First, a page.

Recently, I’ve done a bit of research on preschool bullying. A few years ago when I first began looking into it, I found little to support this idea. However, now the preschool years are considered to be a place where the first warning signs may be seen.
I would be hard-pressed to call some aggressive impulsive behaviors true bullying. Bullies must have some level of social perception, an ability to predict a victim’s reaction and make adjustments to see if they can be overpowered.
I do agree it is possible to see some of the early signs of future bullying such as intentional harm to others, lack of empathy, and striking on weaker individuals. However, it’s important to remember that preschoolers in general are starting to understand empathy and the bigger social picture.
As a parent, you may have had concerns about a child in your son or daughter’s preschool or day care class. Or possibly someone has told you that your young child has been bullying others. While this is obviously concerning, it’s important to remember that kids’ minds are still quite flexible at this stage of development. They are learning and absorbing so much, and as adults we must really try not to label them too strongly.
Preschoolers who show bullying behaviors can benefit from many of the methods used with older children – taking them away from the situation, telling them clearly what they did wrong, keeping close supervision, etc. And consequences can be useful at this age, too.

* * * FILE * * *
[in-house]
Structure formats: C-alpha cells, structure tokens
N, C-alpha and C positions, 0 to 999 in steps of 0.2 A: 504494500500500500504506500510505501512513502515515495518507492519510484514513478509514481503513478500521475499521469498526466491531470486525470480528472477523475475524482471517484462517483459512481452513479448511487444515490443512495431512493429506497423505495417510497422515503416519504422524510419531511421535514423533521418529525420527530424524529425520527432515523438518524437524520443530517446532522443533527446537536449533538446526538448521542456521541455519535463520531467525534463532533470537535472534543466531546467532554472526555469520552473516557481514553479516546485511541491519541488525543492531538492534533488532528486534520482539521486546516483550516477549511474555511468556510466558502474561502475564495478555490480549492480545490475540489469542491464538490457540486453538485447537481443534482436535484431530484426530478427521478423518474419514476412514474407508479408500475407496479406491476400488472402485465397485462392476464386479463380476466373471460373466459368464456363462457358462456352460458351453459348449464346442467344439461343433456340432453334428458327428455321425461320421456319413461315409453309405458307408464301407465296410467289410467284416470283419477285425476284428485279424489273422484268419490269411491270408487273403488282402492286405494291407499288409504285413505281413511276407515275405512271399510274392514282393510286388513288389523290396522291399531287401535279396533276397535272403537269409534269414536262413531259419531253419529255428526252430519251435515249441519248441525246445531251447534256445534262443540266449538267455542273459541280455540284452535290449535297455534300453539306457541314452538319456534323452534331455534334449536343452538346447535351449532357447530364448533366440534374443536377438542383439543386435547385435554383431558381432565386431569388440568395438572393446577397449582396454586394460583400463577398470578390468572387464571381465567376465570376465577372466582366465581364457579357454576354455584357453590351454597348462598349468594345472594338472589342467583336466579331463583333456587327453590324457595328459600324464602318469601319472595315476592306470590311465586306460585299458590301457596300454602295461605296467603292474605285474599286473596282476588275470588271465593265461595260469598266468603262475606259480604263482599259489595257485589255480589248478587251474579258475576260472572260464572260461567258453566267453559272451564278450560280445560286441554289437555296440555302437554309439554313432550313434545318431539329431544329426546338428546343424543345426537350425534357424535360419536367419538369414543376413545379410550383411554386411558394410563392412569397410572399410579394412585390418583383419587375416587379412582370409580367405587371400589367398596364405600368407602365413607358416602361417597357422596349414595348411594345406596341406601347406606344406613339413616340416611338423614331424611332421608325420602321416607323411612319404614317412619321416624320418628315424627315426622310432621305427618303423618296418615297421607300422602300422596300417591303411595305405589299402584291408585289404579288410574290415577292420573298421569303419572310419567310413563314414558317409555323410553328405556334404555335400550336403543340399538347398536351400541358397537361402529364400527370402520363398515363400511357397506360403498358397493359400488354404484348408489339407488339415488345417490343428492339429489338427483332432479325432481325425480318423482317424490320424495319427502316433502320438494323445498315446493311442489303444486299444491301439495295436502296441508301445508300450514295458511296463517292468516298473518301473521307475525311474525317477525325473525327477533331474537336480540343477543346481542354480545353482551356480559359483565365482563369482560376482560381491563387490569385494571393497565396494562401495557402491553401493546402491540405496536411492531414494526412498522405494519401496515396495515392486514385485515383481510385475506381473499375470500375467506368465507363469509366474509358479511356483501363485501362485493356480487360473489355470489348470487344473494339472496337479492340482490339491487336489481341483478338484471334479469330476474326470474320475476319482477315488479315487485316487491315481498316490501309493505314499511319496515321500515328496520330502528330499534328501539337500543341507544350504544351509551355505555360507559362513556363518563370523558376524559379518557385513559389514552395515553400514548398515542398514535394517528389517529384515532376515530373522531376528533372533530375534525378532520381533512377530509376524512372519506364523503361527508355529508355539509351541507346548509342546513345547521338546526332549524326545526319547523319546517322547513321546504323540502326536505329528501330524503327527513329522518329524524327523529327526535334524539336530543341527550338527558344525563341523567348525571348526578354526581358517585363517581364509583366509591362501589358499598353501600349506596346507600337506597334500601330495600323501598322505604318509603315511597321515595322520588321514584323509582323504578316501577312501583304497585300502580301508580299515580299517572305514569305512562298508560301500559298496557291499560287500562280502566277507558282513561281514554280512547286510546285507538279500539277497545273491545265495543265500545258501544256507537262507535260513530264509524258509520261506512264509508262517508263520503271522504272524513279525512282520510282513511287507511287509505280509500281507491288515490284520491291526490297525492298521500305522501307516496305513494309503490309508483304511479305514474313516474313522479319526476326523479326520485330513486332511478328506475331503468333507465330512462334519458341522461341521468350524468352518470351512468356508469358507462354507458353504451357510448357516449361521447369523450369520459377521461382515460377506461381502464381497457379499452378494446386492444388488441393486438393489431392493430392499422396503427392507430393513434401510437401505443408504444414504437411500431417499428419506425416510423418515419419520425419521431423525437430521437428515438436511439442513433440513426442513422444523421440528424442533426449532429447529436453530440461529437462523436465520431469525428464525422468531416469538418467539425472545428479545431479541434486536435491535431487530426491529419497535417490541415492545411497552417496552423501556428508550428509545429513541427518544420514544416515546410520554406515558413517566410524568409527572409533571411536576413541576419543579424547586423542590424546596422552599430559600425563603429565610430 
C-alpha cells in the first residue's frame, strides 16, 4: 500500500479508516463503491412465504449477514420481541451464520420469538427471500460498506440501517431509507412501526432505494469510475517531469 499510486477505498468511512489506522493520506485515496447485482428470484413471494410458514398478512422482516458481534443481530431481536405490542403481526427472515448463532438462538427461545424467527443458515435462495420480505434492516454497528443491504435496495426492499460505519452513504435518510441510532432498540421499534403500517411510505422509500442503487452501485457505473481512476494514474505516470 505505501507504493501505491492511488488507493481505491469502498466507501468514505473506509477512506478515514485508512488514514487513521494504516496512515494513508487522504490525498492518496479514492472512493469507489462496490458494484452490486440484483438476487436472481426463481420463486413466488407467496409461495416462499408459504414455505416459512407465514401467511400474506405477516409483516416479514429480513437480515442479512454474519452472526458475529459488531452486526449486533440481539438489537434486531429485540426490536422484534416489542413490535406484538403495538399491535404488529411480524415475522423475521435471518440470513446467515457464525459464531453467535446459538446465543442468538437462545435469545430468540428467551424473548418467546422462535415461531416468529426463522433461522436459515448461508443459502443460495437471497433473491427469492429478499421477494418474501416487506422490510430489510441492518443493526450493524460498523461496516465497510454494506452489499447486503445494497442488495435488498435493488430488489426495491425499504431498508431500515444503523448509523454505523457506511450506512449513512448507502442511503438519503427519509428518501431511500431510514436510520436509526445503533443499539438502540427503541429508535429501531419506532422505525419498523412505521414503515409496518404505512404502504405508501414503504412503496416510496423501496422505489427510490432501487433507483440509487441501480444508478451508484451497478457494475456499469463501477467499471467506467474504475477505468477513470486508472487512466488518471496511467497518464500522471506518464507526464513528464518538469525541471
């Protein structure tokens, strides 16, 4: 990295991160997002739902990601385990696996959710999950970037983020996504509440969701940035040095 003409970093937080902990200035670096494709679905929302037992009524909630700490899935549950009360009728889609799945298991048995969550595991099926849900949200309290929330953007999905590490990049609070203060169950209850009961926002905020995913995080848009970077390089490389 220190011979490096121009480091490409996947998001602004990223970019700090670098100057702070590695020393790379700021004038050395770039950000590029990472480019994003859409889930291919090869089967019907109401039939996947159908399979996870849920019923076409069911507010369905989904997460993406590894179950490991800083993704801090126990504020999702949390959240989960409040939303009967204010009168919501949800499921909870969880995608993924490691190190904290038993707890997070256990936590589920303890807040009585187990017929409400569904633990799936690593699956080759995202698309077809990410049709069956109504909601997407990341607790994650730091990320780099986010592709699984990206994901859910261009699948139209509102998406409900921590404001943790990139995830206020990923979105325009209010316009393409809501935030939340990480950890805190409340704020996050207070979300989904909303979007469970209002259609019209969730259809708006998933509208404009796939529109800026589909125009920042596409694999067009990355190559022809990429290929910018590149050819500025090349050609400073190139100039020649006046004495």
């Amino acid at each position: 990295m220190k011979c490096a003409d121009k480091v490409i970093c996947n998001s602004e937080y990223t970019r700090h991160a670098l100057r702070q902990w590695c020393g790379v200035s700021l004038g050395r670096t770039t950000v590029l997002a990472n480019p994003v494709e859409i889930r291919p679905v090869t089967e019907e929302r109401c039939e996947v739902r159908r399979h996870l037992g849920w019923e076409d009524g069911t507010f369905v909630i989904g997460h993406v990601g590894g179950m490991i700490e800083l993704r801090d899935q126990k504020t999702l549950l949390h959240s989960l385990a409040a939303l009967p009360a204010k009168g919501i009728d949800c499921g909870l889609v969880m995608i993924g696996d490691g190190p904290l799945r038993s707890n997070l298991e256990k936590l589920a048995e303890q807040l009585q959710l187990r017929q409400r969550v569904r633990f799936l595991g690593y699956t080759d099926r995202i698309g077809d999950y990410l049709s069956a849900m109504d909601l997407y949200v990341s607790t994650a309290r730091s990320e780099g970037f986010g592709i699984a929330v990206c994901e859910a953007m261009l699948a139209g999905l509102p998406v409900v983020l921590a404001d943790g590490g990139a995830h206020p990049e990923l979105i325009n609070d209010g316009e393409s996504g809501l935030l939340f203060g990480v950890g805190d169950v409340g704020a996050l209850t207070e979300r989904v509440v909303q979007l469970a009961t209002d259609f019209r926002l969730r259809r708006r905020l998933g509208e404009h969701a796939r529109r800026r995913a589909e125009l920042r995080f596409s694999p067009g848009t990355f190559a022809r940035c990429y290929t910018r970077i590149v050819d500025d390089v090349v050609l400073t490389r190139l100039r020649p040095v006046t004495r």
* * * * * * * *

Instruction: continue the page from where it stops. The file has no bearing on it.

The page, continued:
However, preschoolers cannot be expected to understand as much about social self-management as a nine-year-old would or a twelve-year-old would. They still need to be taught and redirected on a regular basis, even those who aren’t showing bullying behaviors.
Readers, have you seen bullying behaviors in your children at a preschool age? Has another child shown these behaviors towards one of your children at that age? What did you do?
<UPDATE> Thank you so much to everyone who has written in so far. There’s already been a huge response and I thank you for sharing your stories and thoughts!
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Last reviewed: 1 Feb 2012